Welcome to our series, The Divorce Diaries. In the past eleven instalments we’ve covered everything from the effect of lockdown on divorces to whether they’re contagious and have now spoken to dozens of women – including one who discovered her husband’s affair during lockdown and another who found out her husband had a vasectomy and didn’t tell her – even after they’d been trying for a baby for a year.
This week we spoke to Renee, who found herself alone seven years ago, after her husband simply vanished…
When Renee woke before dawn to catch an early morning flight, she didn’t want to wake her husband – she slipped out of bed quietly and kissed him on the forehead as she left. He stirred, rolled over and slurred, “I love you,” as he went back to sleep.
They would be the last words Andrew ever said to her.
Renee and Andrew were in their mid-thirties and had been married for five years and together for seven. For the last few years they’d be concentrating on saving up to buy a house – hopefully not too far from the two-bedroom house they rented near the city.
Renee travelled often for her job, and on that particular day, it was really no different to usual. She drove to the airport, flicked through a book on her one-hour flight, landed and went about her work. She didn’t think much of it when she text Andrew on the first night to say ‘Love you, goodnight x’ and didn’t get a response back. She figured he would be caught up watching TV and wouldn’t see her message until late. It did seem a little out of character when the second night passed without any contact – but she figured it was a fleeting trip, she’d be home the next day anyway.
She felt that warm flutter of coming home as she rounded the corner to the street they lived on. Pulling into the drive, she noticed Andrew’s car wasn’t there – perhaps he was working late or had stopped into the gym.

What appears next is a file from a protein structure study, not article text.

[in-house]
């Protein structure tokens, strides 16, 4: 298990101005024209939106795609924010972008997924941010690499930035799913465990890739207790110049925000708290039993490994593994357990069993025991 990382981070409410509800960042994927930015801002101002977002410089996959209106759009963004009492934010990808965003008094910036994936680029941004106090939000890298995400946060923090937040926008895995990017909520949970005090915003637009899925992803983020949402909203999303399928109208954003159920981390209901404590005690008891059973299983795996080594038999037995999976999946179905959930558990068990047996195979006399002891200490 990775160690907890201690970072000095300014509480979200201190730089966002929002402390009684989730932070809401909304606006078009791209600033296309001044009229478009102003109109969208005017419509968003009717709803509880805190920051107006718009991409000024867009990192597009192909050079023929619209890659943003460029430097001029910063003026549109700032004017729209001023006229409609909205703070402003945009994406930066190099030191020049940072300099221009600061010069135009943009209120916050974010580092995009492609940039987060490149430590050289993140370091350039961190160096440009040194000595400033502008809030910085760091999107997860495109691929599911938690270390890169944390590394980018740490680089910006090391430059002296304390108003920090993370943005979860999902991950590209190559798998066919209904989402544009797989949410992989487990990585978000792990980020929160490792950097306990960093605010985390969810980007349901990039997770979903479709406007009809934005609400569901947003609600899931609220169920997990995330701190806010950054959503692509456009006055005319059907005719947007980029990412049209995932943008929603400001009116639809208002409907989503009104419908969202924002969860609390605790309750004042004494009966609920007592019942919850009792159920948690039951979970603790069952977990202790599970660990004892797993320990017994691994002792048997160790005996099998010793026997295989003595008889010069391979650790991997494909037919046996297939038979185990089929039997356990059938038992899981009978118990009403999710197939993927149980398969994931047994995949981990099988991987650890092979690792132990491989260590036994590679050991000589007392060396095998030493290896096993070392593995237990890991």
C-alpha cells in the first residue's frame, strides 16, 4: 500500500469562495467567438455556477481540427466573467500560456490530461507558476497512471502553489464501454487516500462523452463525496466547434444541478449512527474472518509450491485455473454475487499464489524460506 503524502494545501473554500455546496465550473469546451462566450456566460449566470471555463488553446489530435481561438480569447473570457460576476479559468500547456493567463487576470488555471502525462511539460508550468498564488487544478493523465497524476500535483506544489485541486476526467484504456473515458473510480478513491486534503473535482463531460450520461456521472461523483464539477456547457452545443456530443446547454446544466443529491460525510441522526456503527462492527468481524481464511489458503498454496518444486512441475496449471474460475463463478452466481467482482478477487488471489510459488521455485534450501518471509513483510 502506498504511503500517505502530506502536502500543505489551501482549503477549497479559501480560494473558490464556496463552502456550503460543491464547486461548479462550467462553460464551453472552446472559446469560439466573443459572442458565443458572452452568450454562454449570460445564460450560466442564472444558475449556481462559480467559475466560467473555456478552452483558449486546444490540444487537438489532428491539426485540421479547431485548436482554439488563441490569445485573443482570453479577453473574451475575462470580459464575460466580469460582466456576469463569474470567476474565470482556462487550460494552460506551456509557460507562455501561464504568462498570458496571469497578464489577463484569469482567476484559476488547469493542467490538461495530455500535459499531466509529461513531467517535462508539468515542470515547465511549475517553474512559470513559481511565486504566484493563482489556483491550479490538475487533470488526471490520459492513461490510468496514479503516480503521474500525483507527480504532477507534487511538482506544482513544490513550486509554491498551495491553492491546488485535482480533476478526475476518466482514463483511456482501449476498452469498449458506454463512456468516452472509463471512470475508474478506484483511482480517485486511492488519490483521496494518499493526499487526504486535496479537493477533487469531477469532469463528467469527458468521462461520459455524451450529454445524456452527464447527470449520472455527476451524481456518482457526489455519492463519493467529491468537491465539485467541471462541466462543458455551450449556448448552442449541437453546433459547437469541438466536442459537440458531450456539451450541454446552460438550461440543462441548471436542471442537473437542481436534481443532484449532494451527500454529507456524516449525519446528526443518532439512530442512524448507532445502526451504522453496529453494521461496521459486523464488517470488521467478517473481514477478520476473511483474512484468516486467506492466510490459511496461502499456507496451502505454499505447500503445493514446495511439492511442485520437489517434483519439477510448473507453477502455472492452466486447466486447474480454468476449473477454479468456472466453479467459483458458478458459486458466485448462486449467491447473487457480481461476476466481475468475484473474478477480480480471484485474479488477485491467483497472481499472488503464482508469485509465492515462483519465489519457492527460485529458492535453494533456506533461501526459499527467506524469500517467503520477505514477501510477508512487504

“I was exhausted when I got home,” tells Renee. “I carried my bag in, left it by the door. I think I opened the pantry and got a packet of chips and flopped on the couch.”
It was then that Renee noticed that something was very wrong. “The 43-inch TV was gone,” she says. In a panic she looked around. The dining room table had gone too. Her stomach plummeted. They’d been burgled.
She raced to the bedroom to see if her jewellery box had been taken and felt a surge of relief when it was there – alongside her expensive perfumes, photography equipment and hard drives. She picked up her phone and called her husband – but the number went straight to answerphone, so she text him to please call her, the house had been burgled. The next call she made was to her dad, who lived 10 minutes away and told her he’d be right over. “I remember he told me to call the cops and not to touch anything, because they might be able to find fingerprints,” she says.
She went back to the kitchen to get a glass of water – which was when she noticed an envelope on the bench with her name on it. “It was a goodbye letter,” tells Renee. “It said he was sorry but he didn’t want to be married anymore and wanted different things to me and hoped I would have a happy life. It was so freaking short.”
The next few hours and days are a complete blur to Renee. She vaguely remembers her dad arriving and finding her, hysterical, in the kitchen. “I remember I couldn’t find the words to tell him what happened, I just showed him the note.” She remembers him boiling the jug and giving her a chamomile tea while she was in the fetal position, then checking around the house for what had gone.